In Reply to: Question on multimeters posted by Nathan Hopkins on 01/04/01 at 11:58 PM:
Multimeter accuracy specifications for analog meters and digital meters are done differently. You're more interested in DMMs, so I'll hit that first. The accuracy spec of a DMM is expressed as a percentage of the reading (not full scale)± so many counts of the least significant digit (LSD). Nearly every digital measurement has a minimum error of ±1 count. It's just the nature of the beast. If you ever look at a digital oscilloscope with the input grounded (no signal applied), the trace will jump up and down at least one bit, indicating this digital anomoly.
In the case of your RS meter's DCV ranges, the spec is ±1%, ±2 counts. This means that if the reading is 10.00 volts, the actual error could be as high as (10.00)(0.01) which is 0.1 volt plus two counts. Since the LSD represents 0.01 volts, we'd add 0.02 volts to that error giving 0.12 volts error. The actual voltage being read could be as high as 10.12 volts.
This same reading, since the error is plus-or-minus, could be as low as that same percentage + LSD bobble or 9.88 volts.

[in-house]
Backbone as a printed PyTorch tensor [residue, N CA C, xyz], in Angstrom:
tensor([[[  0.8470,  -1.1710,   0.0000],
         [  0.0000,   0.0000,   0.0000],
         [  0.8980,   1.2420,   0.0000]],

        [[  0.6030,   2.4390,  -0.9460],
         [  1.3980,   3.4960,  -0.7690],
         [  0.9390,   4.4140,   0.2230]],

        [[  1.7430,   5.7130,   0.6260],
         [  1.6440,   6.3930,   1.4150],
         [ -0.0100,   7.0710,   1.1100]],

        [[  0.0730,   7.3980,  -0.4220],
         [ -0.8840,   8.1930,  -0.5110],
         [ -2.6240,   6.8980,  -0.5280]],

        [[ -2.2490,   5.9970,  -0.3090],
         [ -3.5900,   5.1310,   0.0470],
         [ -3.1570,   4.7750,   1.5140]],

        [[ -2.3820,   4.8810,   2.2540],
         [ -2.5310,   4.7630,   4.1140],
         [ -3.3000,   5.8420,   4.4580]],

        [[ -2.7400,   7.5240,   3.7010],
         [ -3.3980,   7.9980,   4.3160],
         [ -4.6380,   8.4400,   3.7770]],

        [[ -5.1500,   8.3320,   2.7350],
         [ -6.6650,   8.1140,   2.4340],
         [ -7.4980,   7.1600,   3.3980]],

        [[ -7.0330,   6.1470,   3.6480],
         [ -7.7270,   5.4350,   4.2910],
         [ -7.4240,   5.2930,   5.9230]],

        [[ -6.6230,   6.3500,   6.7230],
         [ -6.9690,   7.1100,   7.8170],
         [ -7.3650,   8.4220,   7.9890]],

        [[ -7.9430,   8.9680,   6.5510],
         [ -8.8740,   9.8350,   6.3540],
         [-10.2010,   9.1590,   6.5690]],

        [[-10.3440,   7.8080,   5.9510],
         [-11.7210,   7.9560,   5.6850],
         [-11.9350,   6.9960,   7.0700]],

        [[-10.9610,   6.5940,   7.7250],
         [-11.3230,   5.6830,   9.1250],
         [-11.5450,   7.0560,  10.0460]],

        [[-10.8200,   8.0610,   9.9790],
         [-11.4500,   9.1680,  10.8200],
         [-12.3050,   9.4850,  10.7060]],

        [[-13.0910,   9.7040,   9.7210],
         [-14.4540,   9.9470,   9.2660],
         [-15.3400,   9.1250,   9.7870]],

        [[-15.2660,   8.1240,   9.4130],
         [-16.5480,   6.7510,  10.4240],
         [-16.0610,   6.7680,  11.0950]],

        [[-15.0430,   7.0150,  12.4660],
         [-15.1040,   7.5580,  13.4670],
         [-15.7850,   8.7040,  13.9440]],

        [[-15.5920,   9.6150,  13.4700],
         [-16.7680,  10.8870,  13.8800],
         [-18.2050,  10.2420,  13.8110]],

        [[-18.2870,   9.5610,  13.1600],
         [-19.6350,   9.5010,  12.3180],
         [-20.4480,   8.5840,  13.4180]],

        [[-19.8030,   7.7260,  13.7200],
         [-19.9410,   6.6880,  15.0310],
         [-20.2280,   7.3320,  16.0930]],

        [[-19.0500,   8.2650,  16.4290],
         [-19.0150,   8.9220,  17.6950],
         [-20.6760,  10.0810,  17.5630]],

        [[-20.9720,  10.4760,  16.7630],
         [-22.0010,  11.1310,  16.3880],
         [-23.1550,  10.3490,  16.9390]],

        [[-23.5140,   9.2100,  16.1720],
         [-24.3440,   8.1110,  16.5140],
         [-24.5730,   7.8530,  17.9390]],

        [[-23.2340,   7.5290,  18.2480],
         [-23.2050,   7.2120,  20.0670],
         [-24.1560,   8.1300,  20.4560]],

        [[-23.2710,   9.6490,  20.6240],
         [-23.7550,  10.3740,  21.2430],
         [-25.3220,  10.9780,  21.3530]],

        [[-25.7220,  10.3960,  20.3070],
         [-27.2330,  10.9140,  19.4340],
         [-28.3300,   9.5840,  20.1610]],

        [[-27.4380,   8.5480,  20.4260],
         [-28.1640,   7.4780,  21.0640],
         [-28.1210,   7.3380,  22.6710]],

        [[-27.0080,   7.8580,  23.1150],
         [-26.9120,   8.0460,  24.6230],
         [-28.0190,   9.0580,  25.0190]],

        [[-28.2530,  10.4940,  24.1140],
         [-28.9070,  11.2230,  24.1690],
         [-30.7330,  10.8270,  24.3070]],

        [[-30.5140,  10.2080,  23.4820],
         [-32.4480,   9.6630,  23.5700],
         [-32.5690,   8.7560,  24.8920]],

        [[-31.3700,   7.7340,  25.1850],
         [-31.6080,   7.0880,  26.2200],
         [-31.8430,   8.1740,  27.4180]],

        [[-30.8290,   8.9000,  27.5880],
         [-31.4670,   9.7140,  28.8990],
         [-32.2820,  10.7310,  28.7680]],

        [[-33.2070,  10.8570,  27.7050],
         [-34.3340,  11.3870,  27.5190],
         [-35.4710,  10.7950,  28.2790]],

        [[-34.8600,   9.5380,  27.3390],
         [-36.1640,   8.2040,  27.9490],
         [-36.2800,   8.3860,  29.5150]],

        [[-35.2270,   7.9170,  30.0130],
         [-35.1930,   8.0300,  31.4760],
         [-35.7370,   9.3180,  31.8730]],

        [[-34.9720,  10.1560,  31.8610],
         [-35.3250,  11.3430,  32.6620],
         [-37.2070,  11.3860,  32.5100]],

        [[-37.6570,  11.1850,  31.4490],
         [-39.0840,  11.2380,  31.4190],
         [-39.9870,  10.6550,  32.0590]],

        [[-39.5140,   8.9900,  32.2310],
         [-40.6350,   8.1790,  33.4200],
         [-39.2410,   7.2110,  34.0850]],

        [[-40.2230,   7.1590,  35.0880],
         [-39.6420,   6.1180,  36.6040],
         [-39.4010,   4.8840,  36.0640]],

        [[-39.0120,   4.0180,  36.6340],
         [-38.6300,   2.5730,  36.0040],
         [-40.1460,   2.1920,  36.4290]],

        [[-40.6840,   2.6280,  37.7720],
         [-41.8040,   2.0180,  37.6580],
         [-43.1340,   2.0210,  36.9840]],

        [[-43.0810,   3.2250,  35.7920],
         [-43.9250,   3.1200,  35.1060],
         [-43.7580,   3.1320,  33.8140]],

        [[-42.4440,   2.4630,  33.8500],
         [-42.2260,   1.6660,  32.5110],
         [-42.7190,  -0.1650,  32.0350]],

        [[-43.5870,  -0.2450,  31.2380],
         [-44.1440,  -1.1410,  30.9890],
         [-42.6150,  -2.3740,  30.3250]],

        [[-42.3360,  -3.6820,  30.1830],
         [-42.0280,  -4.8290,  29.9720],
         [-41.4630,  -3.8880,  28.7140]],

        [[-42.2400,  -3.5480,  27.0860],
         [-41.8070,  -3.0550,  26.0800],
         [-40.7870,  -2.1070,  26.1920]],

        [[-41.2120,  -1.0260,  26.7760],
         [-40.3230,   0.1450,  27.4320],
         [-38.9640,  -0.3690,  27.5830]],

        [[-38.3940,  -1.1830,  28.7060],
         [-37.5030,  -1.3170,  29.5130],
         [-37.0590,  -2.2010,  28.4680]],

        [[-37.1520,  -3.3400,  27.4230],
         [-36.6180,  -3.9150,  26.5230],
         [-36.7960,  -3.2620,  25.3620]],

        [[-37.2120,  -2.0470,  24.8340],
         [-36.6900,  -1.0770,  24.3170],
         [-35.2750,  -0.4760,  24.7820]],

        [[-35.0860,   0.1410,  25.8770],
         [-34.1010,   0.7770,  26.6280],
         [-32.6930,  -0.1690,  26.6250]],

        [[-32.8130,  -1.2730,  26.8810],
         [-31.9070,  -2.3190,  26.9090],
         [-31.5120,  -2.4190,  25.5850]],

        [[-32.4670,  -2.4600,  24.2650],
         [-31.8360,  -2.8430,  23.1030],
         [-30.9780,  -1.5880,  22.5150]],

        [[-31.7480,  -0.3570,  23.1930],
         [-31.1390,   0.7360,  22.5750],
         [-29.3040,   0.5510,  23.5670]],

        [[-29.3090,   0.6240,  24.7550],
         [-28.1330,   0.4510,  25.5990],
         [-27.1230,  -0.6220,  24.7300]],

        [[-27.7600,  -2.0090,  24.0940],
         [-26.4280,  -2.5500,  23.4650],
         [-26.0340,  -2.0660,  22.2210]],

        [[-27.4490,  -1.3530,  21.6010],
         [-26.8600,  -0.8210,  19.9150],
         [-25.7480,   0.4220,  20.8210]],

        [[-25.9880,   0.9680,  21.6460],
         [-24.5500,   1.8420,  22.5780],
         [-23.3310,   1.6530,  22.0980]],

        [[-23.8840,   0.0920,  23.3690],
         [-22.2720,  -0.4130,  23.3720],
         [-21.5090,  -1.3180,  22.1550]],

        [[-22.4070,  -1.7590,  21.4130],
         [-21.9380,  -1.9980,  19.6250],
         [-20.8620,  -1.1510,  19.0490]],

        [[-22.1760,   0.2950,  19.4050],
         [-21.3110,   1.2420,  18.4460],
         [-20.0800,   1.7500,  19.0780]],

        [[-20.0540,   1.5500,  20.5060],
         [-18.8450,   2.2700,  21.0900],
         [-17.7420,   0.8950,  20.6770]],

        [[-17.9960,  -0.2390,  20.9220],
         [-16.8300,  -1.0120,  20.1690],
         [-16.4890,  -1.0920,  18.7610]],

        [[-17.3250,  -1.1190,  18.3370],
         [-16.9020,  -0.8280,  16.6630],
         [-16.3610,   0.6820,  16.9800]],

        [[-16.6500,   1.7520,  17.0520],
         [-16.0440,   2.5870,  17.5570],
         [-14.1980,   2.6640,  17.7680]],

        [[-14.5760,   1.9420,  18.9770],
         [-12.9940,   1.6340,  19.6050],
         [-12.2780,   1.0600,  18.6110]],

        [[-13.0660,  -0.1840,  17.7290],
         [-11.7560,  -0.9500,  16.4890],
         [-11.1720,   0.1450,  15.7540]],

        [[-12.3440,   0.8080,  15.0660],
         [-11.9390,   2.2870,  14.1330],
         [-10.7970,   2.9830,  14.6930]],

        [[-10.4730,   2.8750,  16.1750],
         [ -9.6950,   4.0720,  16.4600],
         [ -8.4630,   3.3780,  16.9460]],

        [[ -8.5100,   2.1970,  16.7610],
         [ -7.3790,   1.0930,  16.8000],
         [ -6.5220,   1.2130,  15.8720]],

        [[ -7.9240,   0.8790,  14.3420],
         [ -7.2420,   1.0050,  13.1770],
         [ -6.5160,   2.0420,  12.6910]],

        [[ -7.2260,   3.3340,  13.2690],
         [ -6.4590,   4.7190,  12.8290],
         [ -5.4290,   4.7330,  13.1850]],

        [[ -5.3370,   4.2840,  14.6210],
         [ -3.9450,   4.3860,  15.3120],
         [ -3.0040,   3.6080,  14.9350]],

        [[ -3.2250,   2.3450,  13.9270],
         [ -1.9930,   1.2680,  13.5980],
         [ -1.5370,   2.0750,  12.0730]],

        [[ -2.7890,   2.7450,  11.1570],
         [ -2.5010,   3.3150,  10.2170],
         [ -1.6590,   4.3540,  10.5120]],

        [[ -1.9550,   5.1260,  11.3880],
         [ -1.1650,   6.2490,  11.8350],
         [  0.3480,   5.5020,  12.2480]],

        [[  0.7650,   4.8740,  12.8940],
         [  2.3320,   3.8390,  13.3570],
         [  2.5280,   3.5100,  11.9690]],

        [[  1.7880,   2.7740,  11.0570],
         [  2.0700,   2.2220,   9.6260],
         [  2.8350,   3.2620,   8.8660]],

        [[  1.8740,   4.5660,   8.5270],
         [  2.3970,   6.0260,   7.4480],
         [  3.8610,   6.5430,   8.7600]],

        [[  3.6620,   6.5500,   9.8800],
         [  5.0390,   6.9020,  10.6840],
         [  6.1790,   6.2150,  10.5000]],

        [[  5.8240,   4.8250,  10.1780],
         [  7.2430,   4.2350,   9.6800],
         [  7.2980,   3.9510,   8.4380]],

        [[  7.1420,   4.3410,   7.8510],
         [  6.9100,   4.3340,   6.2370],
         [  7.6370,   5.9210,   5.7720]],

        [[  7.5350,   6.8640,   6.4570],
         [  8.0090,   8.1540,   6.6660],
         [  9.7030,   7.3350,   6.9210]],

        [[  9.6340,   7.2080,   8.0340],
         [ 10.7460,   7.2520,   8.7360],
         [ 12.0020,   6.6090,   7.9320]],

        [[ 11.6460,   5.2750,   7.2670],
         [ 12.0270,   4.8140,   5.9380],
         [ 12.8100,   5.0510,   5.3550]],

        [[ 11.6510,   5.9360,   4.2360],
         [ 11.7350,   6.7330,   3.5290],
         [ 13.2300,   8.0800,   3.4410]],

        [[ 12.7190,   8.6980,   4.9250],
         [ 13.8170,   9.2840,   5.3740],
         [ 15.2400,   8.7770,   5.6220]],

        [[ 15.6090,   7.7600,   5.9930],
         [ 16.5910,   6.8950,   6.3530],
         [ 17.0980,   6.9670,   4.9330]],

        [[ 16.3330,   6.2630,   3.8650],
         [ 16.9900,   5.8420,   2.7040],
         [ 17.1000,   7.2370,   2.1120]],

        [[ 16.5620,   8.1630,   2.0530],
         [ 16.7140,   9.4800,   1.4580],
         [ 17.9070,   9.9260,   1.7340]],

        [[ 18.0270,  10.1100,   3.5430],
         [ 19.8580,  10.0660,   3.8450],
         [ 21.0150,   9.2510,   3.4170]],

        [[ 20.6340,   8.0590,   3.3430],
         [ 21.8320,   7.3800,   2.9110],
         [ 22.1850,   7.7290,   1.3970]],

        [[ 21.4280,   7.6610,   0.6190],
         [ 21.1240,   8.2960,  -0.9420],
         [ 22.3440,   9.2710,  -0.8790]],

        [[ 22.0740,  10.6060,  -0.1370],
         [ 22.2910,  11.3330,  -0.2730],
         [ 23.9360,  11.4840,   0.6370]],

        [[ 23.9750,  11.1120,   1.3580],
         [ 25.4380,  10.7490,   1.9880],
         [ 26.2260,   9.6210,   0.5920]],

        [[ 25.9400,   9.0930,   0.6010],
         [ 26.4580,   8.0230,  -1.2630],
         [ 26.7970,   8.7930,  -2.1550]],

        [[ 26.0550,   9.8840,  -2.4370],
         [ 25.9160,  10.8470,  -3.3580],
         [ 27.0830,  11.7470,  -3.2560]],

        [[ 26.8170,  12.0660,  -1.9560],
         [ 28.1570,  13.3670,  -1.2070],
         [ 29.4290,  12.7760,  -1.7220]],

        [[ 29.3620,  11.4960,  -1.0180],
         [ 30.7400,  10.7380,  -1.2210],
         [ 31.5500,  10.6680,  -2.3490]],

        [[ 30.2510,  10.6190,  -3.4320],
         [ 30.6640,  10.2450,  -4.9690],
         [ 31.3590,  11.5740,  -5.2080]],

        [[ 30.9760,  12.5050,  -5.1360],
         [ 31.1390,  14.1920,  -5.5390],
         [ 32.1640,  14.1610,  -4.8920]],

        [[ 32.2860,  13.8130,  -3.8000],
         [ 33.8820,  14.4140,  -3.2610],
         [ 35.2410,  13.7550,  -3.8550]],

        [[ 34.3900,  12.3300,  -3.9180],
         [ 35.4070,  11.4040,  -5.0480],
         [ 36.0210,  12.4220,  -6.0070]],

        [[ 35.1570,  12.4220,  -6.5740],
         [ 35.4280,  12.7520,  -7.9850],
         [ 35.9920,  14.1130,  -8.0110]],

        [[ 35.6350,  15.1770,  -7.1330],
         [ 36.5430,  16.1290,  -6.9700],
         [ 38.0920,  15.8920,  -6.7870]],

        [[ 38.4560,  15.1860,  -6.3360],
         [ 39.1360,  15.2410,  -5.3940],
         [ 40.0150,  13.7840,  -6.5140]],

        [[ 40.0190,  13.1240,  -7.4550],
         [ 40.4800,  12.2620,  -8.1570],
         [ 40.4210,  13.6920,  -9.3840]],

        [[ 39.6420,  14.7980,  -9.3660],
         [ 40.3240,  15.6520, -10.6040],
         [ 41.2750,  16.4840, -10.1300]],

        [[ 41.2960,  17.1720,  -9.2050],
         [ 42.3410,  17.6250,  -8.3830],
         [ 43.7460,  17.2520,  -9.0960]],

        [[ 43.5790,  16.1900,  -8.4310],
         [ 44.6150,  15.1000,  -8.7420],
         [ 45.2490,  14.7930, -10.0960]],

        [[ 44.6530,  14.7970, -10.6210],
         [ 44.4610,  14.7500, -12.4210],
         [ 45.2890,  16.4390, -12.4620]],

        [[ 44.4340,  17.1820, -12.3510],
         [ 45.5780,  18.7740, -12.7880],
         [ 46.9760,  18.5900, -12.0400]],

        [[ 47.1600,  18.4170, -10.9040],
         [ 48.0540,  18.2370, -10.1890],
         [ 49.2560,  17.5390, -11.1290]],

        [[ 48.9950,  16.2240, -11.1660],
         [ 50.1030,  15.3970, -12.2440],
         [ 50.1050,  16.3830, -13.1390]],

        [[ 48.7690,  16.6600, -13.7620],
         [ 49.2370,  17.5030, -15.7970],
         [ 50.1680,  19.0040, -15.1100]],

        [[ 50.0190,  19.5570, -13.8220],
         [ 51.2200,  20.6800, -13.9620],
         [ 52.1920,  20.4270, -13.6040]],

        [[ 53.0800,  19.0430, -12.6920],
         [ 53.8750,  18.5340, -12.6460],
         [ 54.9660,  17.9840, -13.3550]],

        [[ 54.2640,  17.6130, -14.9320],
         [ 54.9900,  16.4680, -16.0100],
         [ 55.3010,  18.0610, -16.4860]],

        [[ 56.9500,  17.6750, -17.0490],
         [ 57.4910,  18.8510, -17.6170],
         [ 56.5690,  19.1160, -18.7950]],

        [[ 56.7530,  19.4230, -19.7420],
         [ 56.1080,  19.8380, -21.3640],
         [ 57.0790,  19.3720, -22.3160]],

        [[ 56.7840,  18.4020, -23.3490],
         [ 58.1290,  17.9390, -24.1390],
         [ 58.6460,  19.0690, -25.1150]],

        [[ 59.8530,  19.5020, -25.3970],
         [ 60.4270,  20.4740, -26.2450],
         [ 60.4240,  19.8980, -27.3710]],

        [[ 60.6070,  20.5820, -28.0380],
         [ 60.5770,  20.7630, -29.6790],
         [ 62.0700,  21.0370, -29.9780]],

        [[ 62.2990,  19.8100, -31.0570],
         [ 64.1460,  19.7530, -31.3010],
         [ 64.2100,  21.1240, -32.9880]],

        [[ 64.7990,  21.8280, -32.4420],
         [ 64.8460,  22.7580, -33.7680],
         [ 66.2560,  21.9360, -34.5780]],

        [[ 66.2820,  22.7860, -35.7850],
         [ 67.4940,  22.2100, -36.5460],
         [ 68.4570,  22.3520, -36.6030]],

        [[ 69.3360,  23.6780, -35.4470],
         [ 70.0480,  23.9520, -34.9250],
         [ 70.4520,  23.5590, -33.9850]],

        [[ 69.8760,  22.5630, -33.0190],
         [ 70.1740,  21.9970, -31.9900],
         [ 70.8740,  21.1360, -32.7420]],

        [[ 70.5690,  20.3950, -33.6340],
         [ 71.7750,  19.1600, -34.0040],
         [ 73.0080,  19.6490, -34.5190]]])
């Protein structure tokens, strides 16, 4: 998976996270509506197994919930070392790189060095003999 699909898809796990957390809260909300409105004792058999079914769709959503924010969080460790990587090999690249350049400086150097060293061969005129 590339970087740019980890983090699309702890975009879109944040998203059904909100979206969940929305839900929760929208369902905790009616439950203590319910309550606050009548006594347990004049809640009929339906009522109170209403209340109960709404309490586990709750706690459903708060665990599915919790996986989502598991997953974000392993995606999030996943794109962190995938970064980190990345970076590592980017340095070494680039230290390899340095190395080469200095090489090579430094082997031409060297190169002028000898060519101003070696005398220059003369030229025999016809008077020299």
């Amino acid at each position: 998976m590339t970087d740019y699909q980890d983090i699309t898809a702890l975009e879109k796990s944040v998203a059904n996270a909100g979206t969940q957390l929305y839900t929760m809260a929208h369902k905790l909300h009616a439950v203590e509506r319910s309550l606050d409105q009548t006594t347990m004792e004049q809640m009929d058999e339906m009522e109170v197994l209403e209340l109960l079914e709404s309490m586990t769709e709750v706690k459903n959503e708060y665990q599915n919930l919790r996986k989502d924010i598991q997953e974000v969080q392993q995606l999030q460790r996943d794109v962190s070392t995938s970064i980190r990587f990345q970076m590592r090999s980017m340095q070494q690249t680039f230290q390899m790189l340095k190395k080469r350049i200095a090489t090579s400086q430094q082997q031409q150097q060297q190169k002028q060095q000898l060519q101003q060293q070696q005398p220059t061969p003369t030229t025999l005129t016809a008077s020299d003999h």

On your meter, it works that way on every range. Since a DMM has at the heart of it a dc voltmeter, everything else must be converted to dc volts for it to make a measurement, and DCV will be the most accurate measurement function. These conversions add error to the basic DCV measurement "engine", and that's why DCA is worse yet. The current shunts aren't that accurate in the RS meter. You'll find that the DCA ranges of a Tektronix, Fluke or Hewlett-Packard (now Agilent Technologies) are nearly as accurate as the DCV function because they spend extra money on good laser-trimmed shunts.
The ACA function has some of the worst accuracy because first a conversion must be made from ACA to ACV using those lousy shunts, and then the AC must be converted to DC using an AC converter, which throws in more inaccuracies. You didn't mention the accuracy of the resistance ranges, but I can assume that they're likely around ±3% or worse.
The accuracies of all DMMs are basically done in the same manner. I don't like to trash other folks equipment and that's not my intention here, but just for comparison, this particular meter isn't much more accurate than a mirror-scale Simpson 260-8M.
Mentioning analog meters, their accuracy specification are calculated against a FULL-SCALE reading. This is why one is cautioned with an analog VOM to make measurement as near to full scale as possible. If a VOM has an accuracy of ±3%, then the measuring 10 volts on the 10 volt range means that the accuracy of the measurement will be ±0.3 volts which translates to ±3% of the reading. If you measure 10 volts on the 100 volt range, the accuracy will be ±3 volts, which translates to a reading accuracy of ±30%!
Resistance measurement accuracies of a VOM, since the resistance scale is non-linear, is indicated as percent of arc of pointer movement and is a rather difficult specification to verify.